The Phoenix Rescue Mission had very humble beginnings. In 1952, LeRoy Davidson, a 28-year-old Phoenix house painter, attended a service where he talked with Jimmy Carr from California about the need for a Christian mission in Phoenix. Jimmy, LeRoy, and LeRoy’s wife, Grace, felt that the Lord had laid it on their hearts to save the souls of the men struggling on the streets of Phoenix.
The first evening of operation, a simple meal was prepared to be served after the gospel was shared. The Davidsons’ eight-year-old son, Stanley, and six-year-old daughter, Beverly, helped their mother make plain sandwiches of bread and bologna to be served with Kool-Aid. About 15 migrant workers and vagrants attended, sitting on wooden planks supported by paint cans. Grace named their new venture the Phoenix Gospel Mission.
The Mission grew so quickly that it had to move twice within two years. In 1954, six local businessmen incorporated the Phoenix Gospel Mission at a location on South 3rd Street, on the current location of Chase Field.
Reverend Carl Spacone joined the Mission as a Board member in 1963 and became the Executive Director in 1969. That same year, the Mission moved to the former Utah Hotel at 440 W. Washington Street (now the site of Arizona Federal Theater). For 22 years at that location, the Mission provided showers, three meals per day, clothing, family events, Sunday school, food boxes, and six beds for addiction recovery. In 1991, urban renewal forced the relocation of the Mission to 35th Avenue.
Reverend Spacone passed away in 1993, leaving his wife Dorothy to carry on as Acting Director. Dorothy ran the Mission until 1994, when she hired Don Johnson as Executive Director. Under his leadership the Mission continued to grow and change.
The Phoenix Gospel Mission became the Phoenix Rescue Mission in 1997. In the spring of 1999, the Board of Directors appointed Jerry Sandvig as its Executive Director. Under Jerry’s watch, the Mission expanded its services with outreach to the surrounding community, serving thousands of children and families at special events throughout the year by providing food, clothing, and other items they otherwise would not receive. Jerry ended his tenure as President and CEO with the opening of the brand new Changing Lives Center, a specialized facility for homeless women and their children.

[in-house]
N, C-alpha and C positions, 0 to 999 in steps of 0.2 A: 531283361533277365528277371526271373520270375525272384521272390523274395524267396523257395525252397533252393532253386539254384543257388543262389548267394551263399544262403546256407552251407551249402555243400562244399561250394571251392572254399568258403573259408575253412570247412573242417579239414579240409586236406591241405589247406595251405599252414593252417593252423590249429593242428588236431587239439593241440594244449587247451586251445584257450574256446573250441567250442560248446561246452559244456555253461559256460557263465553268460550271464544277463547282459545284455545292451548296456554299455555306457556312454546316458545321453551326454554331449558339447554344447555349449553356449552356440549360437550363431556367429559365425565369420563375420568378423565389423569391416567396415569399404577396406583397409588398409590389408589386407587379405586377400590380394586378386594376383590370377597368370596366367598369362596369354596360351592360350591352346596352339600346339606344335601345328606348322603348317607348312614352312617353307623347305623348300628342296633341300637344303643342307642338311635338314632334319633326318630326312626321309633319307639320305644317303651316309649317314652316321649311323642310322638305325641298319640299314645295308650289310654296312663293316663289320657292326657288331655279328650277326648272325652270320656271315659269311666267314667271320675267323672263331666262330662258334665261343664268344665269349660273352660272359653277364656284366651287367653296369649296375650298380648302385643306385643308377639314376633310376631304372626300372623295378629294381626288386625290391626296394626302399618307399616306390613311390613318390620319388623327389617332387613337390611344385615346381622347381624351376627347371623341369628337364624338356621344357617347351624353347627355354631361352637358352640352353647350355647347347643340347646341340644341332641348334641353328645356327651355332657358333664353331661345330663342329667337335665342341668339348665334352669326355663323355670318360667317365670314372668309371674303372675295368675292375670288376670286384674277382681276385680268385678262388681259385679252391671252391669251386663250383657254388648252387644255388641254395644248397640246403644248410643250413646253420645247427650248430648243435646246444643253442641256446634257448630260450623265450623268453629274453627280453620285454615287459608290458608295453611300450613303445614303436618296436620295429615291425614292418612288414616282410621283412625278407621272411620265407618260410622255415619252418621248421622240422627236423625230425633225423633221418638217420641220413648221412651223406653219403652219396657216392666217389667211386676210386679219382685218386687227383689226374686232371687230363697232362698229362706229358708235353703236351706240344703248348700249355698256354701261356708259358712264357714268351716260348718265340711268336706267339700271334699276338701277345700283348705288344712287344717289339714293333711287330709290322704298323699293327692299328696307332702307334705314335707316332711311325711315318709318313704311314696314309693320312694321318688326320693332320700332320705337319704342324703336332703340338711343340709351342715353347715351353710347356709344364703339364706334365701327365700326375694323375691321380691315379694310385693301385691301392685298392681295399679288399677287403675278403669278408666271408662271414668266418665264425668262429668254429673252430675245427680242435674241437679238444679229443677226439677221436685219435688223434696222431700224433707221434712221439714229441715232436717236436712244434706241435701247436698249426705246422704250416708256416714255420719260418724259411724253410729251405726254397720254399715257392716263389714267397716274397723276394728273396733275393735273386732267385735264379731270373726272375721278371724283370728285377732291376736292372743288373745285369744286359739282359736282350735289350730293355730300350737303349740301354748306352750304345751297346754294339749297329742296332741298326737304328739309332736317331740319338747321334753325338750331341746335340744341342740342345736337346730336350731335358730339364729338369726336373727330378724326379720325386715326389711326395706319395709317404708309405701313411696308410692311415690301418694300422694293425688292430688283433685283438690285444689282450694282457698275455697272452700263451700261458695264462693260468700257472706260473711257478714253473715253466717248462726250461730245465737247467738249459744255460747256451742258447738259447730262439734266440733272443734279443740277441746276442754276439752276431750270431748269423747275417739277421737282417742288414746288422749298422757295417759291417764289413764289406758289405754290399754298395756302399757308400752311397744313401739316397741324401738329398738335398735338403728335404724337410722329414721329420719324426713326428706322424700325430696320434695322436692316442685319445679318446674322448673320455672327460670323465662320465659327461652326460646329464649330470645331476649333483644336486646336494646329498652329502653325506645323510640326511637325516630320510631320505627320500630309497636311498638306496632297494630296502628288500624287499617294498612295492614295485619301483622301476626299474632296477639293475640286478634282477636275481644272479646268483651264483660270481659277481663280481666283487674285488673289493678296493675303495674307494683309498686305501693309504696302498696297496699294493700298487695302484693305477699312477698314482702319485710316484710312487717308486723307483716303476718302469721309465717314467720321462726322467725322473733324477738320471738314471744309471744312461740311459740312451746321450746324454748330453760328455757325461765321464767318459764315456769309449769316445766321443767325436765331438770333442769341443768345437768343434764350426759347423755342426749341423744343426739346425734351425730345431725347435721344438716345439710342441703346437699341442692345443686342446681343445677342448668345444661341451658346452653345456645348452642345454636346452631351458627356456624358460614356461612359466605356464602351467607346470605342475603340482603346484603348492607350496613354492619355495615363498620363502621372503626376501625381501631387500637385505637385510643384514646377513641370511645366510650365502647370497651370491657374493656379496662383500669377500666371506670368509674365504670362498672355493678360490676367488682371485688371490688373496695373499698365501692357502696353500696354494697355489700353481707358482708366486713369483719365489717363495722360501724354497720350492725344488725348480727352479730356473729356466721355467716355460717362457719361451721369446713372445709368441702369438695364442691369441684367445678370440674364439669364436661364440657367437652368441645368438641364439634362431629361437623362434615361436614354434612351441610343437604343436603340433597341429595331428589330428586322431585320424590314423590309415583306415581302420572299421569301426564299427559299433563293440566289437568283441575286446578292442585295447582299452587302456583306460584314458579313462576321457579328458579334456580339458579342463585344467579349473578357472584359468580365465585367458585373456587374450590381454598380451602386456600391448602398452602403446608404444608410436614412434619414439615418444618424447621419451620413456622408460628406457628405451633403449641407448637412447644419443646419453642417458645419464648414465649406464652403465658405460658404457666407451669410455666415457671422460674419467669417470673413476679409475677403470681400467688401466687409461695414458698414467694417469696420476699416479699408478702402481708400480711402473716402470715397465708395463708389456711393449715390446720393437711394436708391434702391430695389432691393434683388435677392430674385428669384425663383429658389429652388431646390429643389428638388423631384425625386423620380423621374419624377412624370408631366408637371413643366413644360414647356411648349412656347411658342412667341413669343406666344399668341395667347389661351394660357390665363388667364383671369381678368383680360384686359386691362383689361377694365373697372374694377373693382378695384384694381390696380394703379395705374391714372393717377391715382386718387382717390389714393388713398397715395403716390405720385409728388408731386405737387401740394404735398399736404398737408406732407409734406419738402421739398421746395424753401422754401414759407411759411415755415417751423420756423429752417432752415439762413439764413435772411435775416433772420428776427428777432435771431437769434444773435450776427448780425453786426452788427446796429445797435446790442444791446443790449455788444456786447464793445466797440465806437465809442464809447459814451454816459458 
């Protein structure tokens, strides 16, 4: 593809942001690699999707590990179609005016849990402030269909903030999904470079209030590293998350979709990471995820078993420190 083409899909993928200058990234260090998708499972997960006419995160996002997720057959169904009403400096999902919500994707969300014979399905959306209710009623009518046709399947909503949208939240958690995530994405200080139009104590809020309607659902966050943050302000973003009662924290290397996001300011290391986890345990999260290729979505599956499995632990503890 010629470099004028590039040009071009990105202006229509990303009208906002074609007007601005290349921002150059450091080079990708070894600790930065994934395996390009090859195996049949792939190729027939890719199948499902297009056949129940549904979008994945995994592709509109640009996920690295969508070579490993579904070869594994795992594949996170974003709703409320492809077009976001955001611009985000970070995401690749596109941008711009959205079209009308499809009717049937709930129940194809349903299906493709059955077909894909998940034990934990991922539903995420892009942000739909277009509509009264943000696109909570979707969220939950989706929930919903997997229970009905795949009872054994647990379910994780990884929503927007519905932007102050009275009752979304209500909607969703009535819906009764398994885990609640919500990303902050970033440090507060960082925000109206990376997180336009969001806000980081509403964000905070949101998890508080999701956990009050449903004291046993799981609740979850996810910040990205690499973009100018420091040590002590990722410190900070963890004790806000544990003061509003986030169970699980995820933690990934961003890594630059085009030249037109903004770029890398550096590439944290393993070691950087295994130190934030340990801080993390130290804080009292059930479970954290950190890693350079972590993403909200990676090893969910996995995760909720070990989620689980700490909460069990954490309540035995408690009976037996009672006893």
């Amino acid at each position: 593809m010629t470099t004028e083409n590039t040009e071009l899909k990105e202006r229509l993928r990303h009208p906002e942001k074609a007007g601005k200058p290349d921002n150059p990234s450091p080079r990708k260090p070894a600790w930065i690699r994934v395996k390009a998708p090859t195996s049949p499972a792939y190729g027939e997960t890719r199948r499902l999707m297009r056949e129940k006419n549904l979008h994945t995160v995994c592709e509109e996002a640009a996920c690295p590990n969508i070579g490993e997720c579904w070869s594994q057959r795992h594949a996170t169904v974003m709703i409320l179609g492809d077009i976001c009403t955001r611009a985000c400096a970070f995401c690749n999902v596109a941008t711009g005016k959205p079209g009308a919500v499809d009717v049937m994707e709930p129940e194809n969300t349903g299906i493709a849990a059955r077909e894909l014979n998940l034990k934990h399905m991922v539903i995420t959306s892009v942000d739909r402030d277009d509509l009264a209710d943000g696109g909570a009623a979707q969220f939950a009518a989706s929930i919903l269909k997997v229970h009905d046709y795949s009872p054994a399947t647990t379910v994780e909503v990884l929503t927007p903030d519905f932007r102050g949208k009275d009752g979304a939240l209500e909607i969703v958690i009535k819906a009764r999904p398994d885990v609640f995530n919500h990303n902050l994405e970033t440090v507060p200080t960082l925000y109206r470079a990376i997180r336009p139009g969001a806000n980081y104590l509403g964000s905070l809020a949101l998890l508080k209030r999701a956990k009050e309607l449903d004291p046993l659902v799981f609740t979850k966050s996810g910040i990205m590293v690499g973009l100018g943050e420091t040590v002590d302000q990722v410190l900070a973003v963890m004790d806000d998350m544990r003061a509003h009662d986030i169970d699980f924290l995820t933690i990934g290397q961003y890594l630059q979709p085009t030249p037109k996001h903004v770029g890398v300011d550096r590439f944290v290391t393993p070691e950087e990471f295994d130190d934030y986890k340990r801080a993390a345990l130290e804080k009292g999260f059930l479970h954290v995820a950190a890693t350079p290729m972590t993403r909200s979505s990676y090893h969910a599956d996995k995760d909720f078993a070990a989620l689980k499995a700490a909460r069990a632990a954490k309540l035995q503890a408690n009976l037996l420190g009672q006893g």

Jay A. Cory became the new President and CEO in 2011, bringing more than 20 years of experience building and directing Christ-centered recovery programs at Atlanta Mission, in Atlanta, Georgia. With a true passion for helping the addicted heal and re-enter society as healthy Christians, Jay brought about significant change and immense growth. Under his leadership, he launched the Changing Lives Center for Women and Children, the first and only faith-based recovery program in the region offering long-term, comprehensive services to women and children. He further expanded the vision by introducing education, vocational training, life-skills, and, most importantly, spiritual guidance to those stricken with poverty and homelessness.
In 2020, the Mission invited Ken Brissa to serve as the CEO, bringing with him 25 years of executive leadership experience in for-profit and non-profit enterprises.
“My personal vision for Phoenix Rescue Mission’s future is in lockstep with that of the organization – to transform lives while transforming our city. We’ll continue to work with partner organizations to fulfill this vision while building new partnerships and relationships to grow our impact.”
As we embark on one of the largest expansion projects in our nearly 70-year history, Ken is providing the leadership and strategic direction necessary to further grow our mission and impact in the Valley.
God continues to call us to grow and serve more people. As we do, we will continue to see that we are cared for by the Lord and so many other faithful Mission friends!